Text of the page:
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Wilhelmina Barns-Graham


1912 - 2004

Artist and printmaker. Born in St. Andrews, Barns-Graham trained at Edinburgh College of Art between 1931 and 1937. She initially rented a studio in Edinburgh but, encouraged by one of her tutors, she moved to Cornwall in 1940. Here she became a leading member of the St. Ives School of artists and made a notable contribution to the development of Modernist British painting. Often drawing on nearby landscapes, her early work was perhaps more representational, although in time her style veered towards the abstract. She travelled regularly to Europe and also taught in Leeds and London. Her inspirations include the movement of the waves, Swiss glaciers and the landscapes of Tuscany and the Orkney Islands.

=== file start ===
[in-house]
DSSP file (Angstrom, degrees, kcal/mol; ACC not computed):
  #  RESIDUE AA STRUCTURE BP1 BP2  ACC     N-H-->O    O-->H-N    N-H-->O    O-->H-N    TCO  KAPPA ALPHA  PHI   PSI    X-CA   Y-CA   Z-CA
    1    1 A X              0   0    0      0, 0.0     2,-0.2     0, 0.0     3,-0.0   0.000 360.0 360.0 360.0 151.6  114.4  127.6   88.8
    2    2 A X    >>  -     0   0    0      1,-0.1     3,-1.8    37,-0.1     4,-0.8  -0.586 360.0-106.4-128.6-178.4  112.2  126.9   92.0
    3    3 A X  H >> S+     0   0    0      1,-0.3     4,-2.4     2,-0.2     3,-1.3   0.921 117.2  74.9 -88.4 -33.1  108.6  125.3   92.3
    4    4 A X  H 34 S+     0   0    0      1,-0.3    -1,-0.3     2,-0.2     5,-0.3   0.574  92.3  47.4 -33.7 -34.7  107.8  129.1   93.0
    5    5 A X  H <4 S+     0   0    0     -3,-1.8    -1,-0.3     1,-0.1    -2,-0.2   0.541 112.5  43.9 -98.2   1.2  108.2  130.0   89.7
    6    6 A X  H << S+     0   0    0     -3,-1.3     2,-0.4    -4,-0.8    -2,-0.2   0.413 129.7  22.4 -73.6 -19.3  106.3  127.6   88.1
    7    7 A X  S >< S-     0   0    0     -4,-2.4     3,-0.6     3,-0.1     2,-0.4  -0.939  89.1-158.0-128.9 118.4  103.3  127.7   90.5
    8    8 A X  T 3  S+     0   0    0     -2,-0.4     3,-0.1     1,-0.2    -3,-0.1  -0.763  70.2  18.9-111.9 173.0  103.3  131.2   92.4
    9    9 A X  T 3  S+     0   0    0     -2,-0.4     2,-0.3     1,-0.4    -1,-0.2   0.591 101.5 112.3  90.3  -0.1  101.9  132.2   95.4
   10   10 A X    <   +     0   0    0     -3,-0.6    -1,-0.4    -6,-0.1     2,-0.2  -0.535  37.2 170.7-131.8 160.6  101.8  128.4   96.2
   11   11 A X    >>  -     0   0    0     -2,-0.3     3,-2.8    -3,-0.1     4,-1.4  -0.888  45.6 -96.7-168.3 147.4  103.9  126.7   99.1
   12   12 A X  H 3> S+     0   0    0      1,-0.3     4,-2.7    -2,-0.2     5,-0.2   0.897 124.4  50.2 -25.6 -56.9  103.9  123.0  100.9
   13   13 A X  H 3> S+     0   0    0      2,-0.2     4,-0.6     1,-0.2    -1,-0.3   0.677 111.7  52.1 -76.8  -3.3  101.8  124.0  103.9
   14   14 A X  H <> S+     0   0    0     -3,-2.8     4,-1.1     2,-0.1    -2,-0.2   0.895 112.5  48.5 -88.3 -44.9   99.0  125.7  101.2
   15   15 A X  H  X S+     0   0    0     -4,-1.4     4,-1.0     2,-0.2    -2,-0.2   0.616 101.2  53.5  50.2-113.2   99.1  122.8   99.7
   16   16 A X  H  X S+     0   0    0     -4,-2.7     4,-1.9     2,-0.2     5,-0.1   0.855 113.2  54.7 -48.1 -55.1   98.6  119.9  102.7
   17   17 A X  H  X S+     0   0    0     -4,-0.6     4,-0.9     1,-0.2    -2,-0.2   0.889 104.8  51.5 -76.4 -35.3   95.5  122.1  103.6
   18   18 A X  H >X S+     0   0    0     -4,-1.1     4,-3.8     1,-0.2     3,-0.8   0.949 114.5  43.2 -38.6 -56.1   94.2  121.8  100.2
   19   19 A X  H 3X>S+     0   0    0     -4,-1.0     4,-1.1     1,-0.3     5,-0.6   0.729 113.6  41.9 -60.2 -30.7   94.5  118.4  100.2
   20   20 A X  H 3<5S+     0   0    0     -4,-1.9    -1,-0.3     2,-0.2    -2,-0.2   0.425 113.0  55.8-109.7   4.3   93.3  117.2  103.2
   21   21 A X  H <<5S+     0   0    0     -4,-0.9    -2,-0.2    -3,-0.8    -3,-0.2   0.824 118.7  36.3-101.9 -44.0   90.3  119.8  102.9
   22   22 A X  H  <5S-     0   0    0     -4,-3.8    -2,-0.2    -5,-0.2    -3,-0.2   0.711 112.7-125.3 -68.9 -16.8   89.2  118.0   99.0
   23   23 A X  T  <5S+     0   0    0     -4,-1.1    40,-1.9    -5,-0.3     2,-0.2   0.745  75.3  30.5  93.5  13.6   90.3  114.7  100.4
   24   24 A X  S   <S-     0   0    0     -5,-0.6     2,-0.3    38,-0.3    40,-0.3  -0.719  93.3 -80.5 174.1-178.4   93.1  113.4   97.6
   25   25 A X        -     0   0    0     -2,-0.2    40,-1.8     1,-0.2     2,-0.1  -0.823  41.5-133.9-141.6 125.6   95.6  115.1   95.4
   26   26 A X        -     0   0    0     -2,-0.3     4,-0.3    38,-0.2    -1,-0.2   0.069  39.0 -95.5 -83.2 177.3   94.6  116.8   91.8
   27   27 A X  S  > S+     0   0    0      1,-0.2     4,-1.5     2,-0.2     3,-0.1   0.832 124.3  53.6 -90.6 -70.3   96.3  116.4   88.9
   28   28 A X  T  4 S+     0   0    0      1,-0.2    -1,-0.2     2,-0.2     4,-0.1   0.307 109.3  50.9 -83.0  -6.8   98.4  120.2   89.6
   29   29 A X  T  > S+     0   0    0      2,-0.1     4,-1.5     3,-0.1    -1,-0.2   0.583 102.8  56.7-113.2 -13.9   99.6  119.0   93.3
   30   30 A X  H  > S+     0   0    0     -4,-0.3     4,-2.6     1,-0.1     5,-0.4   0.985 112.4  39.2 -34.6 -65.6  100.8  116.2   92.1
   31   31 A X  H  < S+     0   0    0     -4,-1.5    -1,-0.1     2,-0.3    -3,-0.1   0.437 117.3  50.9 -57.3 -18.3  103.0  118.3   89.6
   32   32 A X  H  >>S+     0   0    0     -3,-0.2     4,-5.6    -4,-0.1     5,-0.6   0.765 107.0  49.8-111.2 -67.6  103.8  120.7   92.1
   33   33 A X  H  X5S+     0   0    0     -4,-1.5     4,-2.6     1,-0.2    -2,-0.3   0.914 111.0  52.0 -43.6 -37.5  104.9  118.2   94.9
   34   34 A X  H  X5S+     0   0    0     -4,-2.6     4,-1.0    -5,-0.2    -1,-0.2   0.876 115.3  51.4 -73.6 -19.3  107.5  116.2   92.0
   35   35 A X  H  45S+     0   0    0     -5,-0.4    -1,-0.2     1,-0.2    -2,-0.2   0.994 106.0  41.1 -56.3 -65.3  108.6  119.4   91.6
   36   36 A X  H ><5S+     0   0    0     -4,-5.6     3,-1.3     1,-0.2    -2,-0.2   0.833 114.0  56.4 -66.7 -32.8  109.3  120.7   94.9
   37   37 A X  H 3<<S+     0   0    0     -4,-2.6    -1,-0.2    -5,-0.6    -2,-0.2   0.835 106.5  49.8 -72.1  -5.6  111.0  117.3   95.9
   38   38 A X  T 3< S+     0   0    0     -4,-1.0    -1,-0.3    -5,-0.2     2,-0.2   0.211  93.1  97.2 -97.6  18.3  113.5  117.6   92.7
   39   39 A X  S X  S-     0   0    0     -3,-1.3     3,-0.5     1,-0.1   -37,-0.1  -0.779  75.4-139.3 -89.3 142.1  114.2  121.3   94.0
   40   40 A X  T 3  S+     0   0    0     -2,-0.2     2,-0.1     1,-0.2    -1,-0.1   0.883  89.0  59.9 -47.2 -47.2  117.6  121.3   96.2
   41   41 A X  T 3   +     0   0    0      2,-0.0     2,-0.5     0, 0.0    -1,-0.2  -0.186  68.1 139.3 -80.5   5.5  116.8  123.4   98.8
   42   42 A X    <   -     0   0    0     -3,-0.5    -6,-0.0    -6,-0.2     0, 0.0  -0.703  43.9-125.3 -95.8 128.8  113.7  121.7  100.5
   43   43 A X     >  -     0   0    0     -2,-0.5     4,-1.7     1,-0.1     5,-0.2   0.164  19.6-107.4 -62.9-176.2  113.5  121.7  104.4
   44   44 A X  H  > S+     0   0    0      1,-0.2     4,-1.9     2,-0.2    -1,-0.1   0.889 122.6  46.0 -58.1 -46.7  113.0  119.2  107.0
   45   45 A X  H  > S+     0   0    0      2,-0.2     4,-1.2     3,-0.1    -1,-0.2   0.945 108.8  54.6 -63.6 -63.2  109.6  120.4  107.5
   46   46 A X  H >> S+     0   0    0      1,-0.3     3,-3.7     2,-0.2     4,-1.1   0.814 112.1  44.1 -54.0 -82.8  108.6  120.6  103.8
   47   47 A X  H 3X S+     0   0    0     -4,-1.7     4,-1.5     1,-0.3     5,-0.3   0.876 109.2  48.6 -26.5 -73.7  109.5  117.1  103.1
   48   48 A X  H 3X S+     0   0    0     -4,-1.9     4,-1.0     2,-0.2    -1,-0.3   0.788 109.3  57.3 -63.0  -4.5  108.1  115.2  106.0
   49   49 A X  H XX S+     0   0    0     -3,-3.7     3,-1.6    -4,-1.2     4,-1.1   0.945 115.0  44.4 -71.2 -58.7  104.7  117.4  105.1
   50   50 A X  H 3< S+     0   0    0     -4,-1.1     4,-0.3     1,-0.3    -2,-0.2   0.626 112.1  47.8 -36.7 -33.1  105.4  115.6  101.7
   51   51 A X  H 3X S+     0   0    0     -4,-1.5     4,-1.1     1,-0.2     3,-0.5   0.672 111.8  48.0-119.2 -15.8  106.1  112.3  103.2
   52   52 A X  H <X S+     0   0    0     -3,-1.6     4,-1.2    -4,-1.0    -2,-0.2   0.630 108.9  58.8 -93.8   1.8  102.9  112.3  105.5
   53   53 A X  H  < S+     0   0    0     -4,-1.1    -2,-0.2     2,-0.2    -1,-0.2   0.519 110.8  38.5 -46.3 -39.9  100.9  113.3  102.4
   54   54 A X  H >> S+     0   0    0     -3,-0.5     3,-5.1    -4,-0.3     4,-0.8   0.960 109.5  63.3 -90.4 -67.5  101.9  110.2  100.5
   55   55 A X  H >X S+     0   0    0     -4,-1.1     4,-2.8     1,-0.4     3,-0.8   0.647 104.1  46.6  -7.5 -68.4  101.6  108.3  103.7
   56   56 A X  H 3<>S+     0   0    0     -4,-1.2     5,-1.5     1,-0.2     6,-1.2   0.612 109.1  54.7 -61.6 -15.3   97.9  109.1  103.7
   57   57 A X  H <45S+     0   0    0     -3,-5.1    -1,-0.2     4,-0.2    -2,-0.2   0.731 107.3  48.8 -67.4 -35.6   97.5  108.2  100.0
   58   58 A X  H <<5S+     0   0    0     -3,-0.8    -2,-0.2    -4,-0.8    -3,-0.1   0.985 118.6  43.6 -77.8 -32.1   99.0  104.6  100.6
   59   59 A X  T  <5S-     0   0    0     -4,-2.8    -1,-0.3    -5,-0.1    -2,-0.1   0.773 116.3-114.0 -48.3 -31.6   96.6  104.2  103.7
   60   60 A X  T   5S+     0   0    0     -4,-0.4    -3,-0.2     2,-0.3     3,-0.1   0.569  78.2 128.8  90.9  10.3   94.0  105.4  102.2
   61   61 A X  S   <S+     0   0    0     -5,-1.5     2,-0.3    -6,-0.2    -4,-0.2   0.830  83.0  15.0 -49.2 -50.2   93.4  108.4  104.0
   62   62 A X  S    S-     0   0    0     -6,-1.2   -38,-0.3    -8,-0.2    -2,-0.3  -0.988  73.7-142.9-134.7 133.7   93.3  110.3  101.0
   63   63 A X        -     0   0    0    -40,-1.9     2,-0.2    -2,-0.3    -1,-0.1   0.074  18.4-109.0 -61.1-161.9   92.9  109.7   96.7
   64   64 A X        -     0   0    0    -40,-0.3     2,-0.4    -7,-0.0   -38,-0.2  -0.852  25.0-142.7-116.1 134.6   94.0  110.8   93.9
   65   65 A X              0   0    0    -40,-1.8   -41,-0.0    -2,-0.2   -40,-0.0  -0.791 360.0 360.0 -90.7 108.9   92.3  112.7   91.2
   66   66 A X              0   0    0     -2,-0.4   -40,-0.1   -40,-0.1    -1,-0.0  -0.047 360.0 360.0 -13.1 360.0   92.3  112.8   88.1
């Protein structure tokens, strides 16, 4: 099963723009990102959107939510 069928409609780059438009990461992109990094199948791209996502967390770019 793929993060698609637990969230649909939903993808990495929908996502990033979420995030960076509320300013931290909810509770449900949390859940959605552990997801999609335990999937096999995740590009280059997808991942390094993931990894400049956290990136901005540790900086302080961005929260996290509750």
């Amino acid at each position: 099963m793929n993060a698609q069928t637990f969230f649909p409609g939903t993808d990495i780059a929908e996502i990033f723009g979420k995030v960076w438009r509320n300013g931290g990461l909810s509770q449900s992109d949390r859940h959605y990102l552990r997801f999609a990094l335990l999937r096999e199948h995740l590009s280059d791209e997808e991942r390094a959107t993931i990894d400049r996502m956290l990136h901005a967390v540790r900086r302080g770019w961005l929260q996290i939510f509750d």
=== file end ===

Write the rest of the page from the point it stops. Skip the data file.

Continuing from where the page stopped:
Recognition came late; she received honorary doctorates from the University of St. Andrews (1992) and Heriot-Watt University (2003), was elected to the Royal Scottish Academy in 1999 and granted a CBE in 2001.

In her later years, she tended to spend winters at Balmungo (Fife), where she died and lies buried in St. Andrews Eastern Cemetery. Her work can be seen in the Tate Gallery and the National Gallery of Scotland.


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